In this sixth entry of an improving series (The Two Chinatowns, 2001, etc.), NYPD detectives McKenna and Cisco take their supercop act on the road.
And across the ocean. Mission: recover La Tesora (“the treasure”), from the miscreants who’ve snatched her. Rich, beautiful Carmen de la Cruz—“a living saint” is the phrase that resonates throughout Spain at every mention of her name—has been hijacked, spirited away by ETA, a Basque terrorist organization, giving rise to howls of public indignation. These are echoed three thousand miles away, in New York, where “The Treasure” has scads of friends, among them the brilliant but modest McKenna and the brilliant and immoderately immodest Cisco, self-anointed the “world’s best detective.” Both know and deeply admire Doña Carmen, having made her acquaintance in a prior adventure. And then suddenly New York has its own high-profile kidnapping to contend with: the Spanish ambassador to the UN is nabbed as he steps out of his Fifth Avenue apartment building, the perps seemingly that same hot-headed group of Basque dissidents. Only it’s not. Bitterly opposed to ETA, is GAL, equally acronymic, equally incendiary, so that soon suspicion points in that direction. Hurriedly, US law enforcement responds by forming the Joint Terrorist Task Force, an ad hoc group to be spearheaded by McKenna and Cisco. Good police work results in the recapture of the purloined ambassador, after which it’s off to Spain for the nonpareil duo, charged with accomplishing the same happy outcome on behalf of the stolen Treasure. They succeed, of course, but the methods they use are unconventional, certainly never taught in any Police Academy, which causes Cisco to remind McKenna that “Good guy is a relative term.”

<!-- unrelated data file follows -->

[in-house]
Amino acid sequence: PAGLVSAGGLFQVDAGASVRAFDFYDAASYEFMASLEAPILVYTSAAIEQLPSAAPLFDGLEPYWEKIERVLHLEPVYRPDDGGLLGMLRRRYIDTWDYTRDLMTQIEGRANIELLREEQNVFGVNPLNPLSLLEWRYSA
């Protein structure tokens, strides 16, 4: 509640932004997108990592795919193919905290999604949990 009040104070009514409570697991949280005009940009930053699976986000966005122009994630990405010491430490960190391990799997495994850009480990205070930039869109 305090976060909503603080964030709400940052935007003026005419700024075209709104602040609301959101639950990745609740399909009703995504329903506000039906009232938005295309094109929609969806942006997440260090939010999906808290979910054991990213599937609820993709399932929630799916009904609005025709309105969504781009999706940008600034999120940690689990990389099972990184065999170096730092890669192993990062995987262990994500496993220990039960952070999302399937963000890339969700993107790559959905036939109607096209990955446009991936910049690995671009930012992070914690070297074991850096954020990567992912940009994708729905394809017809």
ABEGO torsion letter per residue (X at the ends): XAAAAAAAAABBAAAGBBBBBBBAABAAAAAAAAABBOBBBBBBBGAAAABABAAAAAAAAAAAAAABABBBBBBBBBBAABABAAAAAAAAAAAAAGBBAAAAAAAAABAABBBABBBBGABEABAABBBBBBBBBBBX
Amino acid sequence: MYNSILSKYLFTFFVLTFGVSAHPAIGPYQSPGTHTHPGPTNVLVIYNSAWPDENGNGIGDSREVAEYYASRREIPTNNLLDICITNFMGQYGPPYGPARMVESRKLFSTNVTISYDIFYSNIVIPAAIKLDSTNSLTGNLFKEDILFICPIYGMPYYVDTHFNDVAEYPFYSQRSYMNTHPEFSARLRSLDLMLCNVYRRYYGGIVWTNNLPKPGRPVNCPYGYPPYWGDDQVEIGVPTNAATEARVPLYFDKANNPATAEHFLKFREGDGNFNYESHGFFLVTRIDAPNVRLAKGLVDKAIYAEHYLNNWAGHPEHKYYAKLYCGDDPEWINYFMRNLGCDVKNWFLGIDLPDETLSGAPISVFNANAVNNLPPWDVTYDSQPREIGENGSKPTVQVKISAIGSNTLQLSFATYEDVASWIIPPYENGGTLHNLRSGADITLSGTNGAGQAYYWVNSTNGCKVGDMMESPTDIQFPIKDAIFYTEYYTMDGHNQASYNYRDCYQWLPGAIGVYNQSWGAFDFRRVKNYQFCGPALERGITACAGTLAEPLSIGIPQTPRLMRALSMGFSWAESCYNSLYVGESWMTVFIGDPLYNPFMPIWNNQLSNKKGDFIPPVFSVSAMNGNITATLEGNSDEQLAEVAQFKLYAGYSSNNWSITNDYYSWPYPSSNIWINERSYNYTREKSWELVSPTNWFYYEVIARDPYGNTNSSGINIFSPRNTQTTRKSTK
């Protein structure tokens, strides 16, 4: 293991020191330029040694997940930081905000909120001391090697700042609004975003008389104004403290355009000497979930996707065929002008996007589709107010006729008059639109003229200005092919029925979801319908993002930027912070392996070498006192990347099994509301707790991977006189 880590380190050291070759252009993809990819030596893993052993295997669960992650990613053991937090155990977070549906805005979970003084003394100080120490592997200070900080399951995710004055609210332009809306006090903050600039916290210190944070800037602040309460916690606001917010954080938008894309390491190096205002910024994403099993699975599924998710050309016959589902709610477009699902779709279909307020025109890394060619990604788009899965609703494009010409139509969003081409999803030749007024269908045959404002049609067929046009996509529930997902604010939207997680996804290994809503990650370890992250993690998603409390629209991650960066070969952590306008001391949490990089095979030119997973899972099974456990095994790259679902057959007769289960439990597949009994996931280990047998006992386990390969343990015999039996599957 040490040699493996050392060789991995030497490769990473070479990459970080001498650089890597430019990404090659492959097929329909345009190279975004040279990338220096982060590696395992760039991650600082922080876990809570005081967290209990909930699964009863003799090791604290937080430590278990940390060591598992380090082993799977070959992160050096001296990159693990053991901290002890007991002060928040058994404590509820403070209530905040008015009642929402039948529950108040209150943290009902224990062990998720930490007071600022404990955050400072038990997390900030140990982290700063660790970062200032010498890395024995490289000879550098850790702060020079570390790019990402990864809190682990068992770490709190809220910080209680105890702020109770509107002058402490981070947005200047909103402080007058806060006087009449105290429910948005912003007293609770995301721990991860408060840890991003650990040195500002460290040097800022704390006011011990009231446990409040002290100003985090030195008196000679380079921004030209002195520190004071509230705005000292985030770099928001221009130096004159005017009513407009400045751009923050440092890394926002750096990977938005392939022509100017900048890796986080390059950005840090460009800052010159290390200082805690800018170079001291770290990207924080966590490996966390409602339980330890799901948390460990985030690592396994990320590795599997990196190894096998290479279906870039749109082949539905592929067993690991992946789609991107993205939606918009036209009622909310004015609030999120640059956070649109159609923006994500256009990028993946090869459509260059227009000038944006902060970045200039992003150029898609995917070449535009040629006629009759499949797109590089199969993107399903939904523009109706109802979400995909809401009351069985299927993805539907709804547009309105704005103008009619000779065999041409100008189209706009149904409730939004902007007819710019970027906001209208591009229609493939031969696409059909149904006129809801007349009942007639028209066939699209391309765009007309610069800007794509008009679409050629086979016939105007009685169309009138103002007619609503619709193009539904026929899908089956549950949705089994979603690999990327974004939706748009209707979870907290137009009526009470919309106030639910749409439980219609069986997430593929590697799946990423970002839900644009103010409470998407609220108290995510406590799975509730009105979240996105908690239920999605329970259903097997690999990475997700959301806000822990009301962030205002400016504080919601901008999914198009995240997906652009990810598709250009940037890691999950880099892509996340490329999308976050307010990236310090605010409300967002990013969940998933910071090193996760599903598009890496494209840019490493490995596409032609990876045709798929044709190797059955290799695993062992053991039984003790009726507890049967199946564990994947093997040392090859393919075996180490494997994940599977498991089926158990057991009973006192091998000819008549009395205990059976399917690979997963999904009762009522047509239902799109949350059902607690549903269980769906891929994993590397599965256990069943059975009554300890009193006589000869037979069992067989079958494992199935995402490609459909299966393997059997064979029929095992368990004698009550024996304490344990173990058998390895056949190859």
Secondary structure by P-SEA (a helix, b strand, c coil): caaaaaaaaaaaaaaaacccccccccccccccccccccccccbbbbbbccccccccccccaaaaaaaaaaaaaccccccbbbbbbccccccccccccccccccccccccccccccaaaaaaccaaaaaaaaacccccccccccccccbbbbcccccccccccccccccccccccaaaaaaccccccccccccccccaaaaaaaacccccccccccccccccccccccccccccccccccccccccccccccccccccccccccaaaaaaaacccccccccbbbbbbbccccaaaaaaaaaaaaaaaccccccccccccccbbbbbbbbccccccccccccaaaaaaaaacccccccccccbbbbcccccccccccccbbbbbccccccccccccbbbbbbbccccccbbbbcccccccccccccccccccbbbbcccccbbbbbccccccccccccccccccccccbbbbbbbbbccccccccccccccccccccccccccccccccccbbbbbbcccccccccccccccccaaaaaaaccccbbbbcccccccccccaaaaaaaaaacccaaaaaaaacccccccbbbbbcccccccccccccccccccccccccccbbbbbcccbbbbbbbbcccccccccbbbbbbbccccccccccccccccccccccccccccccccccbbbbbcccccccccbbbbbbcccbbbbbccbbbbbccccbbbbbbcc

A cut above, though retired NYPD captain Mahoney is still prone to swamp good storylines with procedural detail. Less can be more.